31. 31. Per rectum examination (P/R)Rectal examination is indicated in gynecology in the followingconditions:1. Pelvic examination in a virgin it substitutes P/V, and bimanualexamination for evaluation of the uterus, adnexa, or pelvicmasses.2. Diagnosis of para-metrial infiltration in cancer cervix.9 May 2013 Osama M. Warda, MD2. Diagnosis of para-metrial infiltration in cancer cervix.3. Detection of mass in cul-de-sac.4. Diagnosis of rectal infiltration in gynecologic malignancy.5. Differentiation between true & false rectocele.6. Diagnosis of recto-vaginal fistula.
  32. 32. Rectovaginal examRecto-vaginal examination is indicated in the followingconditions:1. Evaluation of the recto-vaginal septum e.g.inendometriosis.2. Diagnosis of enterocele (Malpas’ test).9 May 2013 Osama M. Warda, MD2. Diagnosis of enterocele (Malpas’ test).3. Evaluation of the tone of levator ani muscle in cases ofprolapse pre-operatively.4. Diagnosis of recto-vaginal fistula.Rectovaginal septum betweenindex& middle fingers
  33. 33. Clinical tests for urinary stress incontinence1- Marshall stress test: with about 200 ml of urine in thebladder (=some desire to urinate), the patient is asked tocough, a positive test is indicated if there is a brief spurt ofurine loss limited to the period of increased intra-abdominal pressure. If the test is negative in supineposition, it should be repeated in standing position2- Yousef’s test: this test is done to detect inhibitedincontinence in cases of genital prolapse i.e. the patienthas prolapse & she is continent. With the use of avolsellum on the anterior cervical lip, the bladder neck ispushed upwards, and the patient is asked to cough. If theurine comes down through the urethra, the patient hasinhibited incontinence that must corrected during repair ofprolapse and vice versa.9 May 2013 Osama M. Warda, MD
  34. 34. Clinical tests for urinary stress incontinence3- Bonney’s test: this test is done in patients withprolapse & urinary incontinence to differentiatebetween incontinence due to descent of bladderneck (prolapse) and that due to intrinsicsphencteric weakness. Two fingers are put in thevagina to push the bladder neck upwards, and thevagina to push the bladder neck upwards, and thepatient is asked to cough. If the urine comes out theurethra, there is weakness of the sphincter. If nourine comes out, the incontinence is due to prolapse( inhibited by correction of the bladder neck).Another possibility is that the incontinence isinhibited due to urethral compression by the vaginalfingers. [the next 3 tests were designed to avoid thismisleading possibility].9 May 2013 Osama M. Warda, MD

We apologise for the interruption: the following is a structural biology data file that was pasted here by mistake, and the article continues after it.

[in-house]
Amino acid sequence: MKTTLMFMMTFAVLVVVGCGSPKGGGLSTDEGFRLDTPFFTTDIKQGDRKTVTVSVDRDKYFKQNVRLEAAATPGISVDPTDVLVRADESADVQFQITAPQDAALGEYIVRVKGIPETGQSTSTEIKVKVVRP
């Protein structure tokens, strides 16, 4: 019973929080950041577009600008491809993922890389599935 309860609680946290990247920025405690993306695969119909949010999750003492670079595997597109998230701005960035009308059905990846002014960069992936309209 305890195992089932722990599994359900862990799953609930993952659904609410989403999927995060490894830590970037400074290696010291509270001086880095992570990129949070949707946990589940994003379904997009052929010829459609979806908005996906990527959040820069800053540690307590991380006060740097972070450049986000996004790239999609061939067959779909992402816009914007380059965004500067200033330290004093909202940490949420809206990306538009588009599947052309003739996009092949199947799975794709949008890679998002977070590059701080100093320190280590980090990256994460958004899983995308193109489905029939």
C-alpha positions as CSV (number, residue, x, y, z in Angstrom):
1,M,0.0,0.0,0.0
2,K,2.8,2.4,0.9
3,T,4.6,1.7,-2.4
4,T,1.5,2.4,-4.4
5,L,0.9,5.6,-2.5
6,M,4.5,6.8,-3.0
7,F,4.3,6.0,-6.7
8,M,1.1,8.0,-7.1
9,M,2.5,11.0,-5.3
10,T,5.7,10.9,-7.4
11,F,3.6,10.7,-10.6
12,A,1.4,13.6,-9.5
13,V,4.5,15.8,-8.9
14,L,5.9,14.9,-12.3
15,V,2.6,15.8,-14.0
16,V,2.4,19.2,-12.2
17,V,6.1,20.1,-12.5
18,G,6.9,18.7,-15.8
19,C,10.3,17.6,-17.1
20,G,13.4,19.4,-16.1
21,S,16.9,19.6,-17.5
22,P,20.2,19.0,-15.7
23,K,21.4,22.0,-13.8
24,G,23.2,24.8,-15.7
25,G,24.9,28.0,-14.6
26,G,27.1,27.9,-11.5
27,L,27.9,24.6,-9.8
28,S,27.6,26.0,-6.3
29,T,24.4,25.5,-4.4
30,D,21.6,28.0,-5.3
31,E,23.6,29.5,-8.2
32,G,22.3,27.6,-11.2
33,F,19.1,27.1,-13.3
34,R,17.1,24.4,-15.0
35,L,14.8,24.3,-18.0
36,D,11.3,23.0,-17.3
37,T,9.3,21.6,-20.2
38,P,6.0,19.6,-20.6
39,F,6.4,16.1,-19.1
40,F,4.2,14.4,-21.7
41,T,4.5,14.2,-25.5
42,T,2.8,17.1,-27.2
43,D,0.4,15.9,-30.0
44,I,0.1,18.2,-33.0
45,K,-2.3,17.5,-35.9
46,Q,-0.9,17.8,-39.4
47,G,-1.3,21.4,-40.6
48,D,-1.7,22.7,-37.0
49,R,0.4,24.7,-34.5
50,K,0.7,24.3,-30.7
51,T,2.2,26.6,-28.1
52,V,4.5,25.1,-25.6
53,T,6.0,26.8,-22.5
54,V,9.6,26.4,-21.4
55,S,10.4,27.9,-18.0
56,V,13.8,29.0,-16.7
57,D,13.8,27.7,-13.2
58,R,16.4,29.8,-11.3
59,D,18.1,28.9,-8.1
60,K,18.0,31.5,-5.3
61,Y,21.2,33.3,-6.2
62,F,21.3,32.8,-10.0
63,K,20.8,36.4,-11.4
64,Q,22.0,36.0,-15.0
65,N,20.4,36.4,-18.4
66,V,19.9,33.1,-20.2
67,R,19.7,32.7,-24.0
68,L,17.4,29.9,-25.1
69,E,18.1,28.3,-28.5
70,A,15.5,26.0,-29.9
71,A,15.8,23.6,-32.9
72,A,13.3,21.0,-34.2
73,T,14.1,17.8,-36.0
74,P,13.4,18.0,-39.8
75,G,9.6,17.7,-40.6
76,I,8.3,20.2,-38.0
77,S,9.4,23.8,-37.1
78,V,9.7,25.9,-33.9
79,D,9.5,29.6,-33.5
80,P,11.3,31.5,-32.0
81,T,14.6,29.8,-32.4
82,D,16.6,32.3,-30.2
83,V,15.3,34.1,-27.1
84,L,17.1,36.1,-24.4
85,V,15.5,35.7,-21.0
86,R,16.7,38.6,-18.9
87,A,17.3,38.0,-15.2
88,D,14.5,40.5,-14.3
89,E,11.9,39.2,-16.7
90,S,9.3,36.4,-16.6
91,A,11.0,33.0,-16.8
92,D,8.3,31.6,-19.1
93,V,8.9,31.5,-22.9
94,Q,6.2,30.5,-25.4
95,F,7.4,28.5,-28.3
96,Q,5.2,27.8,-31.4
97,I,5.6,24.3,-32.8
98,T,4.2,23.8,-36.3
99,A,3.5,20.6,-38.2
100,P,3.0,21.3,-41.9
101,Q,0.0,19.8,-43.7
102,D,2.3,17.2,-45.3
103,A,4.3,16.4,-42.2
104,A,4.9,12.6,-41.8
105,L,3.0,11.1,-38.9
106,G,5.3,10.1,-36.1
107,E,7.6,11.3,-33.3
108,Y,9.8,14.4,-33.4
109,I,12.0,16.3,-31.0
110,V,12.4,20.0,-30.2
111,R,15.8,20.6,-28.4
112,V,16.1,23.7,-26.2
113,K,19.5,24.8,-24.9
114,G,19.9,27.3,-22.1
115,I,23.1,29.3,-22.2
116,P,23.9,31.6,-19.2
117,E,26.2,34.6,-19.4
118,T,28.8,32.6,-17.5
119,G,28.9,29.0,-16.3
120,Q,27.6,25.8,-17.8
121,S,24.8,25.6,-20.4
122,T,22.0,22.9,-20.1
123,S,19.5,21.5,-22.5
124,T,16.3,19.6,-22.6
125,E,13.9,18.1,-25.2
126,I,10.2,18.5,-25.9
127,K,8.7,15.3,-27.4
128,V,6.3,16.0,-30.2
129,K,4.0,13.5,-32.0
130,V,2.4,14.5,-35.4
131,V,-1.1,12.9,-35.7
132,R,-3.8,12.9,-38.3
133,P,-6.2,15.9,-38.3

35. 35. Clinical tests for urinary stress incontinence4- Marshall- Marchetti test:it is exactly as Bonney’s test but using Allis forceps to elevate the bladderneck instead of fingers to avoid urethral compression.5- Hodge-Smith pessary test: it is exactly as Bonney’s test but thebladder base is elevated by inverted Hodge-Smith pessary.6- Hodge-Linson test: it is exactly as Bonney’s test, but the bladder baseis elevated by the largest contraceptive diaphragm.7- Pad test: it is done when all other tests fail to prove stressincontinence. A pre-weighed vulvar pad is applied, and the patient isallowed to perform her usual activities for one hour, then the pad istaken off & weighed. Any increase in the weight of the pad (urine loss)is observed. The one-hour pad test is the most commonly used pad test(international continence society [ICS], 1979).8- Q-tip test ( cotton swab test): the direction of the urethra isdetected by a metallic catheter or by a lubricated cotton swab.Normally, the urethra goes up by about 15 degrees with the horizon. Instress incontinence the angle is increased (+/- 50 degrees) and thisangle is further increased with straining.9 May 2013 Osama M. Warda, MD